It's taken you years to build your business – you've been at the helm for its successes, helped it recover from setbacks, and created an incredible legacy that you're proud of. So what's next?
You may be at a point in your life when you’ve started thinking about scaling back, maybe eventually handing over the reins to a family member or trusted employee(s). But how do you ensure that transition is successful – that it doesn’t just preserve your legacy, but keeps building on the gains you’ve already achieved? How do you put the right people in the right seats for the next generation of leadership?
It is vital that all business owners build a succession plan. Not just a vague assumption that a son or daughter will take over one day, or that you'll eventually sell to a willing executive team. Regardless of timing, every business owner needs to come up with a solid plan that has everyone prepared and knowing exactly what to expect.
5 steps you can take now to set your company up for success
Step 1: Start having some serious conversations.
Don't assume you know what your family members or executive team want or expect. And if you haven't stated it explicitly, don't assume they know what you want the future of the company to look like. If you've got a family business, get a sense of the level of involvement and roles your family members want to play, now and moving forward. The son or daughter you don’t think is interested may be chomping at the bit to implement their ideas as a CEO, while the one you're assuming will be next in line may actually only be agreeing to make you happy.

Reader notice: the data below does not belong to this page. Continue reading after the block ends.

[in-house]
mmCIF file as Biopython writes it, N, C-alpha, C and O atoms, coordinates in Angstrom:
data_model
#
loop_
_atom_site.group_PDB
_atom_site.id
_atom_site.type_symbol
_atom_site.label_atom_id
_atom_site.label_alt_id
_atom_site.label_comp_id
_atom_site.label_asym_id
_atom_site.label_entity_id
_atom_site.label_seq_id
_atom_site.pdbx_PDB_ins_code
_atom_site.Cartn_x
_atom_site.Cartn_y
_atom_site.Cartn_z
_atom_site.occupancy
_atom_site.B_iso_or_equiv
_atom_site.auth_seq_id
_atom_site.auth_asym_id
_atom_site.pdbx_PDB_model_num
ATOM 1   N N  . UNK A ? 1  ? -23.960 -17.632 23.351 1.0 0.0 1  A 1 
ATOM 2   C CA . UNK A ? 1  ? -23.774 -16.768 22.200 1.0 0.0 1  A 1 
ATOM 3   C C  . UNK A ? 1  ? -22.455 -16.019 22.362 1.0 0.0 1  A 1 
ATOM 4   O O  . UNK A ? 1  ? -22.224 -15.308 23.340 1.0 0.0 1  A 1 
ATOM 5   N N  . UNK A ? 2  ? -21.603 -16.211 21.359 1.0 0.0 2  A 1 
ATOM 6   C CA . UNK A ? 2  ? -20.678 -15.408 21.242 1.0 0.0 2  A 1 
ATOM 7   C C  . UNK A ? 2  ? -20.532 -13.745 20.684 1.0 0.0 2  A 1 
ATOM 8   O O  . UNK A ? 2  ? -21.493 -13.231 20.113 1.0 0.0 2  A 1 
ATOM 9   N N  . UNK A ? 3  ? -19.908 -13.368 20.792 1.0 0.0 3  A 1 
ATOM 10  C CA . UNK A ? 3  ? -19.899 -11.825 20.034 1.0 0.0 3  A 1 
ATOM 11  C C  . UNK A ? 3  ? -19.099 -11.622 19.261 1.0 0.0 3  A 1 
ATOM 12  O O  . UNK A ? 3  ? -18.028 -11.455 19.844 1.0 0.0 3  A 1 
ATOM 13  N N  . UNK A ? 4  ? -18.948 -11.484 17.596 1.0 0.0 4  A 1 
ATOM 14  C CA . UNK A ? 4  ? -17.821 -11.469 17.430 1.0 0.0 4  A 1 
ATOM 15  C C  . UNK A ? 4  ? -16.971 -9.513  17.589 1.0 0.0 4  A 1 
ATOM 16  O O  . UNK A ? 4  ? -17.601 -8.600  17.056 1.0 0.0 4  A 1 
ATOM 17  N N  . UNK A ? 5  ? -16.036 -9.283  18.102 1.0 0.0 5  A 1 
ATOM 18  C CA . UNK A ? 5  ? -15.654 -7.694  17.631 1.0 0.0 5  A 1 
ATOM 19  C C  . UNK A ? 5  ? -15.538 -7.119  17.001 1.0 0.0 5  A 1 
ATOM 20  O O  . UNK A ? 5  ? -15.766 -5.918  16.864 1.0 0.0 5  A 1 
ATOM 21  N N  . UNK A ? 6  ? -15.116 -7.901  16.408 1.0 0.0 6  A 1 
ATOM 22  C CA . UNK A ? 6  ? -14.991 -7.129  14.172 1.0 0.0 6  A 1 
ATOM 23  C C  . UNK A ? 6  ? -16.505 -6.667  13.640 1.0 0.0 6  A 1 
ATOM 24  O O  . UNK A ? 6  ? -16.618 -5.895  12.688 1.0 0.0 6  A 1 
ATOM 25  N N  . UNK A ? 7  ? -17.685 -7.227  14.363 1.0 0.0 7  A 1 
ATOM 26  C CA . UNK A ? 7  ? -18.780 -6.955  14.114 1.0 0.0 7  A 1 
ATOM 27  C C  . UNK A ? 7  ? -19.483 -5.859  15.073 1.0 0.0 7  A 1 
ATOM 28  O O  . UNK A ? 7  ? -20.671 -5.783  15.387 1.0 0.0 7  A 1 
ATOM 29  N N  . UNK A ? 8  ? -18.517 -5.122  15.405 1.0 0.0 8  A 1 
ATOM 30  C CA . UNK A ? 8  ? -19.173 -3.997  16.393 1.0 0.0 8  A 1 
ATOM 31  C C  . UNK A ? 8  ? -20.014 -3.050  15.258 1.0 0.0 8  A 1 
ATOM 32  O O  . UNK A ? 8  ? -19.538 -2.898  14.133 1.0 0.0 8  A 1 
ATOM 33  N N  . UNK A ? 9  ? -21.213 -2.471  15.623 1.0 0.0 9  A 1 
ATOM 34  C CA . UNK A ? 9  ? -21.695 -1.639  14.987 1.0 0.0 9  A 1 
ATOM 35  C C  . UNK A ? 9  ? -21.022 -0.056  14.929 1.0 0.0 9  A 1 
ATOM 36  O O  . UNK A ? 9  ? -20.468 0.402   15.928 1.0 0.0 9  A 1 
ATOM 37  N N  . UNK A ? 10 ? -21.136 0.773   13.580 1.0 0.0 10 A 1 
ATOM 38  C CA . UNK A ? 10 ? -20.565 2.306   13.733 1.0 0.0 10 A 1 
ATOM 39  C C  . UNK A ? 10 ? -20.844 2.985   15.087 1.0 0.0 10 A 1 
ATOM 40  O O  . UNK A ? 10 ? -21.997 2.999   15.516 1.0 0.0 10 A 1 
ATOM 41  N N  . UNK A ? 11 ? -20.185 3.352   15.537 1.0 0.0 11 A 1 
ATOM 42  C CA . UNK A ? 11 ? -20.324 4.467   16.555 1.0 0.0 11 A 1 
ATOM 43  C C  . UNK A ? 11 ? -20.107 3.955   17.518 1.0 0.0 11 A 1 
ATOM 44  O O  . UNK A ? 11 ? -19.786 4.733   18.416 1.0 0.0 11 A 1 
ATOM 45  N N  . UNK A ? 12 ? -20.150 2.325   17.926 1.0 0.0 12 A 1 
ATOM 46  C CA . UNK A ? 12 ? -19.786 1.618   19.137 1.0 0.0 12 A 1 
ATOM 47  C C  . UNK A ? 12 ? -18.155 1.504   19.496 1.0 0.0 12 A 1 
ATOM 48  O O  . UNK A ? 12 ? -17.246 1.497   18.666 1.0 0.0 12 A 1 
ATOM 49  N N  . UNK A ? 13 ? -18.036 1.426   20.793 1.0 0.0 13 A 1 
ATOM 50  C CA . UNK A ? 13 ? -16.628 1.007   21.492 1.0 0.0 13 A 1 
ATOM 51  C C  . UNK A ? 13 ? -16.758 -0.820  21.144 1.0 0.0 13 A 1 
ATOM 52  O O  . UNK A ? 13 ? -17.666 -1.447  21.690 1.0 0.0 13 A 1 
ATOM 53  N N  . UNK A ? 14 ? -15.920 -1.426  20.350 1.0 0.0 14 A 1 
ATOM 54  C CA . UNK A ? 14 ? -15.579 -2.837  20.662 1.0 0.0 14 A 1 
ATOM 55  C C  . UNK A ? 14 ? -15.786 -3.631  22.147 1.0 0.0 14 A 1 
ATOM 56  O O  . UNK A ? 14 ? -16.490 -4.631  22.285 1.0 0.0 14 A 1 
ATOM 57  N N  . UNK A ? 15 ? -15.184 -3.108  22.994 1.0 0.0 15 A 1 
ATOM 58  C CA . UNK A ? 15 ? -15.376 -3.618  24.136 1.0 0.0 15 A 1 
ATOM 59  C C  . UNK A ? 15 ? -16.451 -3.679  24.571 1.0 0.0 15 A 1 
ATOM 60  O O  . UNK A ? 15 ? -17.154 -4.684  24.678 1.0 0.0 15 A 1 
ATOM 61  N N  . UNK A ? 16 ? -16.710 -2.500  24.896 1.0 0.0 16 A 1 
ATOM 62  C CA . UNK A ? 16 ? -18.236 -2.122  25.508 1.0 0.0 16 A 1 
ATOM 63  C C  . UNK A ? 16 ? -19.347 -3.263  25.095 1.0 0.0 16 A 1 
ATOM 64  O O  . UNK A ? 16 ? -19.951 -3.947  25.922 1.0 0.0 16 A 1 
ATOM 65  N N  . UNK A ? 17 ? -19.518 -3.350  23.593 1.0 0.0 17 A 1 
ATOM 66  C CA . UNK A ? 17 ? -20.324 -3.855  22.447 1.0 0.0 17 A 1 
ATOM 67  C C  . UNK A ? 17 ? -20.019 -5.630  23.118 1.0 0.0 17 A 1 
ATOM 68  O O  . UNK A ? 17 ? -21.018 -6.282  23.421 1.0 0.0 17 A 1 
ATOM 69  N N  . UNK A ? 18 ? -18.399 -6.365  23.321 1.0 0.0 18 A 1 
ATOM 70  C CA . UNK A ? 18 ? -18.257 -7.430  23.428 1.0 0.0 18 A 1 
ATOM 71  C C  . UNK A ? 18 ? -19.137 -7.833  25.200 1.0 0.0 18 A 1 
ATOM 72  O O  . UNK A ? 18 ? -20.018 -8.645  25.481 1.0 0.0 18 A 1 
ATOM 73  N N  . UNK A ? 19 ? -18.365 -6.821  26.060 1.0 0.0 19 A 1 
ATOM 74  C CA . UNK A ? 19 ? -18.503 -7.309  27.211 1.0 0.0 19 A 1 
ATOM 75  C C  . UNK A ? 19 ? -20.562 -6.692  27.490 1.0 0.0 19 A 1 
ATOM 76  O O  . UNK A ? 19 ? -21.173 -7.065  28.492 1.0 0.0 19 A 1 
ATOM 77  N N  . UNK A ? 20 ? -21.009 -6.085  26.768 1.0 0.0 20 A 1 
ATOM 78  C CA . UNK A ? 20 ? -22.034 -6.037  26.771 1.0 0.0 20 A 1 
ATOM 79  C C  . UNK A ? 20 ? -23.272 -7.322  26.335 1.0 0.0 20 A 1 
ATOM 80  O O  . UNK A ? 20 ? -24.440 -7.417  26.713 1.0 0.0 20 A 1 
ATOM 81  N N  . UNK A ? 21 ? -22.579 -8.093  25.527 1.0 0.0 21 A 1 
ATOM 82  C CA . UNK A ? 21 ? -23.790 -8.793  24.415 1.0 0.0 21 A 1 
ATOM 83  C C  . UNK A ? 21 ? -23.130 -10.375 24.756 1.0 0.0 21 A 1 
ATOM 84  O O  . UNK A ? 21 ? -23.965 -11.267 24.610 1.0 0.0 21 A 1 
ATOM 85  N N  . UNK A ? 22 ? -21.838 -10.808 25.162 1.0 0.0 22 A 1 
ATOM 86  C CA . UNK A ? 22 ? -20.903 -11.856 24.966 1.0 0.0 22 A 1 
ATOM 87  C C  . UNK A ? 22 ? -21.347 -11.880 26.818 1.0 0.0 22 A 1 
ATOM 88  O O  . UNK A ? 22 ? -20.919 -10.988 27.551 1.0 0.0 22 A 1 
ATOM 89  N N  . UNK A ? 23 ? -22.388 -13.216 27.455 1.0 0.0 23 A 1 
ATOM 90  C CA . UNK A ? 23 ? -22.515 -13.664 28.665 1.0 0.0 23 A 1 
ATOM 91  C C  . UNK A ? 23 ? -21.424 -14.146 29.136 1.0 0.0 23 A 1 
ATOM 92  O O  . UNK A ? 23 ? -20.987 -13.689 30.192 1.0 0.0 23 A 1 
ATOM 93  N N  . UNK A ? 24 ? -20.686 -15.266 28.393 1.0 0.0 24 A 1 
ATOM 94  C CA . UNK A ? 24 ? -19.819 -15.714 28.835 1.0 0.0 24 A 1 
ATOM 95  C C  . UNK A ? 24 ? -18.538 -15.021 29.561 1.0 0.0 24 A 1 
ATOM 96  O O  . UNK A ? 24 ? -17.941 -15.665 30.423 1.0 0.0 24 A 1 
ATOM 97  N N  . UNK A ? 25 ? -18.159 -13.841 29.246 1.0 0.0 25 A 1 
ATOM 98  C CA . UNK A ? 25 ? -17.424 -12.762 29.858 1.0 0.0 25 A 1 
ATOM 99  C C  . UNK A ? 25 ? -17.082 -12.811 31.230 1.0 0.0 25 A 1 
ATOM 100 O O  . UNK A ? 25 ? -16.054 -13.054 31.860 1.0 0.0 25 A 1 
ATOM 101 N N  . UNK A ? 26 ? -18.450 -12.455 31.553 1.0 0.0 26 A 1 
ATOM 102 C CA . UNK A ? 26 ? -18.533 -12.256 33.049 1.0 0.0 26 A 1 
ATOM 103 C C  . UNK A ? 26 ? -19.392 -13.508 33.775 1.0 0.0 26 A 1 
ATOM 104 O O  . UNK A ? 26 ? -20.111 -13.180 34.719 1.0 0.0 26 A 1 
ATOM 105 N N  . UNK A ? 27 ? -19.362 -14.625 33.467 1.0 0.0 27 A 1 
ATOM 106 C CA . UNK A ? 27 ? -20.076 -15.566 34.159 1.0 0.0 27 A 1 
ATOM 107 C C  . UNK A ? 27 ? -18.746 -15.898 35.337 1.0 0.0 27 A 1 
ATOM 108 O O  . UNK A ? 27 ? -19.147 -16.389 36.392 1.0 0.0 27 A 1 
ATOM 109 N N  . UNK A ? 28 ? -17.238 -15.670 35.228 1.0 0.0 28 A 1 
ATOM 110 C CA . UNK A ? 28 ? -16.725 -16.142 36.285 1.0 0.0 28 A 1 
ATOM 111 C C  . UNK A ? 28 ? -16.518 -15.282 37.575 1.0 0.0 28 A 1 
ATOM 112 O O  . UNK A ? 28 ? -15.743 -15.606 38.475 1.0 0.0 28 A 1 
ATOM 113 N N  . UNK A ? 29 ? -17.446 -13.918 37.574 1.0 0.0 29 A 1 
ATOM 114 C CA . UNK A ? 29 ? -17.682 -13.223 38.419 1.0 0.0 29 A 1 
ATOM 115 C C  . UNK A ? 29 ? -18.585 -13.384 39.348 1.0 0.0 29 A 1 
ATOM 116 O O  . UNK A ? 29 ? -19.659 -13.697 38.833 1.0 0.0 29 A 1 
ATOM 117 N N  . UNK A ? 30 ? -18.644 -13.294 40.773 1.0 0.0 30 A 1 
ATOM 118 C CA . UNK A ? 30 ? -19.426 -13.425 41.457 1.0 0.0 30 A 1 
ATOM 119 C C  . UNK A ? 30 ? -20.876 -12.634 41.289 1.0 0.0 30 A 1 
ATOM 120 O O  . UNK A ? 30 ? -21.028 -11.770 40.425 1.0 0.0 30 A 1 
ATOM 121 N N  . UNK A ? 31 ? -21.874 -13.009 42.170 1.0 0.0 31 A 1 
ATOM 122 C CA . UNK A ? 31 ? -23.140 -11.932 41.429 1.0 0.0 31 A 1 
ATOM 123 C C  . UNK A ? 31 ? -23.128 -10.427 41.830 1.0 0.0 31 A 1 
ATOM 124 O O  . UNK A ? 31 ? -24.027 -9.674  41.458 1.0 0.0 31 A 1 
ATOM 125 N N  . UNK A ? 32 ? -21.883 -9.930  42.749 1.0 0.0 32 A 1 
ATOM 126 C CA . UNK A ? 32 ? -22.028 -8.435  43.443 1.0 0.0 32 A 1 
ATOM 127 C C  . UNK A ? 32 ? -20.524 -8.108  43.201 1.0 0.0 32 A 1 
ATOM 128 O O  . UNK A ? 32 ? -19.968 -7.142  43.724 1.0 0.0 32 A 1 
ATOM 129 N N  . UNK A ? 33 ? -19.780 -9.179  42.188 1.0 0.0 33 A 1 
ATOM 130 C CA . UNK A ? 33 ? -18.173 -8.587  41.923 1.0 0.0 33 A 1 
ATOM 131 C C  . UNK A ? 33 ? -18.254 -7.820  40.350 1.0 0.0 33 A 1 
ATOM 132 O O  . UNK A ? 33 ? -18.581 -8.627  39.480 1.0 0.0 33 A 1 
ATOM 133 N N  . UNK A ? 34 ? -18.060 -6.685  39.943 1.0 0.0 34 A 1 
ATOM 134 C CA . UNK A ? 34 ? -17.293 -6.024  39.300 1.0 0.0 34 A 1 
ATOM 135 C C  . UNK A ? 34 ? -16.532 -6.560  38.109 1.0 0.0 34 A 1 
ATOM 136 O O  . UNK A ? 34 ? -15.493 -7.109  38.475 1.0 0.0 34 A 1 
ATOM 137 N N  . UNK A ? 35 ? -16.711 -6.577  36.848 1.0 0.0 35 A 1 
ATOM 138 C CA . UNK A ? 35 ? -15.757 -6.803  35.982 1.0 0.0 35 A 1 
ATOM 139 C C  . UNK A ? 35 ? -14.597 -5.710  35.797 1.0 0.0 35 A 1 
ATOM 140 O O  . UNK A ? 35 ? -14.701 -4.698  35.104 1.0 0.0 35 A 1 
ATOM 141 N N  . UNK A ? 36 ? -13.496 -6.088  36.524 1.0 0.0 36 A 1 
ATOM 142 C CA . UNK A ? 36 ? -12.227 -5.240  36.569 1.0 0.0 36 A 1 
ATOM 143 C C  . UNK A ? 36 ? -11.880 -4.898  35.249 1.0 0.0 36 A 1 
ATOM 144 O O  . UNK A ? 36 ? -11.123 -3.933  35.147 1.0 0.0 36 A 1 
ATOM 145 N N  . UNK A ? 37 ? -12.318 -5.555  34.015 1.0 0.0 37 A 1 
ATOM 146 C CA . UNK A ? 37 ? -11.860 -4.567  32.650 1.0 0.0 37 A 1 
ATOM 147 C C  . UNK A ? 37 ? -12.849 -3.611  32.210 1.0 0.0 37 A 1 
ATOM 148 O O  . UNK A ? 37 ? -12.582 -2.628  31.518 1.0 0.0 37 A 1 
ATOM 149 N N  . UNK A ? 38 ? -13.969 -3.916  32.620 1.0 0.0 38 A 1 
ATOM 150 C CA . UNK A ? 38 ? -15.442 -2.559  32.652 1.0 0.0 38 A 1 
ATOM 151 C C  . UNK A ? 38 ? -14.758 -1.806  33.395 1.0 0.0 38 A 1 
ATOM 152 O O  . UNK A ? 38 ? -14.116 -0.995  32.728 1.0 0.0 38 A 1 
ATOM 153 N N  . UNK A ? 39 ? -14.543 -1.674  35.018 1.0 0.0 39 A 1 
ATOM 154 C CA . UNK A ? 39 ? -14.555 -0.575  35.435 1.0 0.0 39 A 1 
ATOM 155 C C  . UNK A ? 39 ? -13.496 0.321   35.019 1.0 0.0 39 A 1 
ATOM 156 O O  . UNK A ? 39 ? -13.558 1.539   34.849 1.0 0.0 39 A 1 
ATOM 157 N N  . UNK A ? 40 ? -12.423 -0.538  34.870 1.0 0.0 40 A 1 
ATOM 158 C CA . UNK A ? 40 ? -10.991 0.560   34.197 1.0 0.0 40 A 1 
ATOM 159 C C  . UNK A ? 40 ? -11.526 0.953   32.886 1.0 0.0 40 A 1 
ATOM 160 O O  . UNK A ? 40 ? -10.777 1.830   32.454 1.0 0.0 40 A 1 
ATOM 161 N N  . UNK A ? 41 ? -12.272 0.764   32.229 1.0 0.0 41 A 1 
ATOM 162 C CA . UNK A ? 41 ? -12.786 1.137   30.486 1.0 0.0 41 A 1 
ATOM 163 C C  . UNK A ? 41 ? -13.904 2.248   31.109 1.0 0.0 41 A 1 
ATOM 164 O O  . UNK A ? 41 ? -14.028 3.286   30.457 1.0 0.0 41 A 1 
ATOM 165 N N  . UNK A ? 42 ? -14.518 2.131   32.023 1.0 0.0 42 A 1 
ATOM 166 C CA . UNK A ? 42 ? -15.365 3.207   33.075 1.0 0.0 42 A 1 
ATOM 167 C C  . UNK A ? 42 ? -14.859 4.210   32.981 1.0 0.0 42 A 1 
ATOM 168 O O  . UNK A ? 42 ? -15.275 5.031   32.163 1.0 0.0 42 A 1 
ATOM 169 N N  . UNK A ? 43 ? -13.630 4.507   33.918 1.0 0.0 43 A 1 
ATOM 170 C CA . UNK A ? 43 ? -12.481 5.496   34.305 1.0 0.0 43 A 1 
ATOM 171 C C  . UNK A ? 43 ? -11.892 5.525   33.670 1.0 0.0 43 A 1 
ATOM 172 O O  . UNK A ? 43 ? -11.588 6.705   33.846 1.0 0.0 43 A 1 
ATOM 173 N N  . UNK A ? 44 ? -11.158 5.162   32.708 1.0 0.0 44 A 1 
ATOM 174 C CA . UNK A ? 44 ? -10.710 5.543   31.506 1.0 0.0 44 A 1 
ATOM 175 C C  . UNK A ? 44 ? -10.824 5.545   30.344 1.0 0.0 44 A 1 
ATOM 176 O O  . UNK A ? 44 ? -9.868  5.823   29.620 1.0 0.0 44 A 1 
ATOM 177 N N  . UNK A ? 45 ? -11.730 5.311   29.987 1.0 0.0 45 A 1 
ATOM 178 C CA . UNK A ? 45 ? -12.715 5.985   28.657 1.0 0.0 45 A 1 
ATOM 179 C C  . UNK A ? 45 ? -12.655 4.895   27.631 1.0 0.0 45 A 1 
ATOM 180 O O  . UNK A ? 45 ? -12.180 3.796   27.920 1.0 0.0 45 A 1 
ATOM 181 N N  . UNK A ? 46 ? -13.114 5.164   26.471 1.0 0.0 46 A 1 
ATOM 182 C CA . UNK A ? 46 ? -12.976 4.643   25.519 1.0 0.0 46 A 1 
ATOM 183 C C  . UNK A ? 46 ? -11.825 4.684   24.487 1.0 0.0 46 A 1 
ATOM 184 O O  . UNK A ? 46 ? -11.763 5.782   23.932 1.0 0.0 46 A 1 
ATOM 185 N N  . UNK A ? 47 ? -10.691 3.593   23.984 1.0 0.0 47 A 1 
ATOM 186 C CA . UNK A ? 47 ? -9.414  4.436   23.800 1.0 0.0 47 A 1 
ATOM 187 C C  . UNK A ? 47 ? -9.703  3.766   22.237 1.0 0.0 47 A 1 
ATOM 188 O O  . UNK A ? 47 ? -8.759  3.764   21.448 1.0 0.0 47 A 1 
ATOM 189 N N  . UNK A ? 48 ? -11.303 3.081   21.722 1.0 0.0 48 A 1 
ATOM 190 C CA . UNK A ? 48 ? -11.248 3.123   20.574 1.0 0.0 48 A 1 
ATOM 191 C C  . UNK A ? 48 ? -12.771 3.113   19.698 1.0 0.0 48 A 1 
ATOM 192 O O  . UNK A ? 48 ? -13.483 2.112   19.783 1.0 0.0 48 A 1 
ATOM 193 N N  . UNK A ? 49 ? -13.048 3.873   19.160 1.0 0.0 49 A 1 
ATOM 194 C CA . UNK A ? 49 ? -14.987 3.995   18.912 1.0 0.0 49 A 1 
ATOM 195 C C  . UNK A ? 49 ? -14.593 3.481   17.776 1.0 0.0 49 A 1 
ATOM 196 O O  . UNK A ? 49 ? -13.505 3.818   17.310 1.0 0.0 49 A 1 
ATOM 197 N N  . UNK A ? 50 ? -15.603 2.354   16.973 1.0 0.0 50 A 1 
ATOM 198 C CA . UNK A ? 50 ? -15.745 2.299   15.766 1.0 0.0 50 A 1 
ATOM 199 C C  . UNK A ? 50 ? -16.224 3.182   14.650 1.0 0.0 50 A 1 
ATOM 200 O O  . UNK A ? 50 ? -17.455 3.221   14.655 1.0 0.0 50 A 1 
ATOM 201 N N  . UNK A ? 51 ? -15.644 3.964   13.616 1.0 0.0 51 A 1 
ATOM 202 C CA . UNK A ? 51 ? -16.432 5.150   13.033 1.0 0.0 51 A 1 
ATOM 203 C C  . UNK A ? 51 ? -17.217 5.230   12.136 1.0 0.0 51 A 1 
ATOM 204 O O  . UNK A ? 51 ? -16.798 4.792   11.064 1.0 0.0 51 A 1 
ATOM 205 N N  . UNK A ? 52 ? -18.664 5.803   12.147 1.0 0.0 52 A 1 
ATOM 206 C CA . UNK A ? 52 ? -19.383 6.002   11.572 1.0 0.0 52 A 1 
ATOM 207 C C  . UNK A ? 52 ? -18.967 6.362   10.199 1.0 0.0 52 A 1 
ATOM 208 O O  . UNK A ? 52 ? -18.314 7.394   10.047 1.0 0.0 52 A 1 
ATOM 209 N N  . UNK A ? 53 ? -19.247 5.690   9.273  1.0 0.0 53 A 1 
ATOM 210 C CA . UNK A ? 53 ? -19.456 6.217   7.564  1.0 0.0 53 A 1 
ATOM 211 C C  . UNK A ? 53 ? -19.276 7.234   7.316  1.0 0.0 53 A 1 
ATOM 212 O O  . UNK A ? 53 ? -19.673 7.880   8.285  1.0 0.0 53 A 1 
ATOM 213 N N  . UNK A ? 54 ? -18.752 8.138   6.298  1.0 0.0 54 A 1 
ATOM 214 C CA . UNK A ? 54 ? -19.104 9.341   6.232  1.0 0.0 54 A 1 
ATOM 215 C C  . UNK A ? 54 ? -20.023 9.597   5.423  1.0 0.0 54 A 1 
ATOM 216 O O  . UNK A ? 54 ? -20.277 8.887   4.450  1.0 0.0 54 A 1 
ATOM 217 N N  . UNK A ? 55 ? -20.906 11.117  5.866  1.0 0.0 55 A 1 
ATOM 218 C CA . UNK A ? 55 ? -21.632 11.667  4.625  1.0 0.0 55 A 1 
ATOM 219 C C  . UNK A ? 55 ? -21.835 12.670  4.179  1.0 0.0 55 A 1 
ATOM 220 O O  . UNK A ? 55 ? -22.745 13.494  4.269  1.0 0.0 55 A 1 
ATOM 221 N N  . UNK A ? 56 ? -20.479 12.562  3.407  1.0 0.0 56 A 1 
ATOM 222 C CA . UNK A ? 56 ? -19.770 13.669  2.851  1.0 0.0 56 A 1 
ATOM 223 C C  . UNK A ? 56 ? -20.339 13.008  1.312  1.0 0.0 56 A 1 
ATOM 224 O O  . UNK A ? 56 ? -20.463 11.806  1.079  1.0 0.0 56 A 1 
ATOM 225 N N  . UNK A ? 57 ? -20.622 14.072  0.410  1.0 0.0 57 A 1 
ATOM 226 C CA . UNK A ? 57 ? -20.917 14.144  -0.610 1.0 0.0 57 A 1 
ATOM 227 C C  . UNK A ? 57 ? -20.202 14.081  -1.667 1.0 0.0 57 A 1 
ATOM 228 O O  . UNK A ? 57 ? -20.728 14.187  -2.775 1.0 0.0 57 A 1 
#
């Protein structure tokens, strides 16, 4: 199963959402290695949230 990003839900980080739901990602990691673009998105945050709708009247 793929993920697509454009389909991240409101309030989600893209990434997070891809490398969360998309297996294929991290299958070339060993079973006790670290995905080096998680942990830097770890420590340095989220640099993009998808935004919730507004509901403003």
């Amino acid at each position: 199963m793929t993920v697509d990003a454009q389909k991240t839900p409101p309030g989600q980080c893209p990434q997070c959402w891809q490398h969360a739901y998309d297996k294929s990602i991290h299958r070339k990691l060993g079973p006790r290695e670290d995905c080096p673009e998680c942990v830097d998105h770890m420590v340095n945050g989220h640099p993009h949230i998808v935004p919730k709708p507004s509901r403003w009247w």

Have the conversations, even if they're tough. Explore other roles for reluctant leaders – maybe your son or daughter would be more interested in leading the company’s philanthropic efforts, for instance. Try to come to a consensus on what's best for both the business and the family, with the understanding that making everyone 100% happy may not be possible.
If your succession plan involves your executive team, those conversations are just as important. Understand their goals, be open to their ideas, and be transparent about your own plans.
Step 2: Conduct an honest skills assessment for your potential leaders.
Many business owners don't start planning their exit strategy until very late in the game. But it takes time to put the right person in place and ensure they’re set up to succeed. Start thinking about it well before you're ready to step back or step down. Don't let sentimentality cloud your judgment – someone can have the right resume (or family name!) but the wrong disposition to be the face of the company.
To understand who's a fit and who isn't, make a list of qualities needed to successfully run your business. Look at both tangible and intangible traits to identify the right person – don’t just rely on your heart to make that choice. Consider bringing in outside help to facilitate the transition and add an unbiased opinion to the conversation.
Step 3: Make yourself replaceable.
If the success of your business is tied to your presence, do everything you can to change that. Share the responsibility and give people opportunities to grow. Being irreplaceable might be nice for your ego, but it won’t do anything for your risk profile. In fact, it will make your company less valuable in the eyes of potential buyers and investors, and make the transition much harder for everyone involved.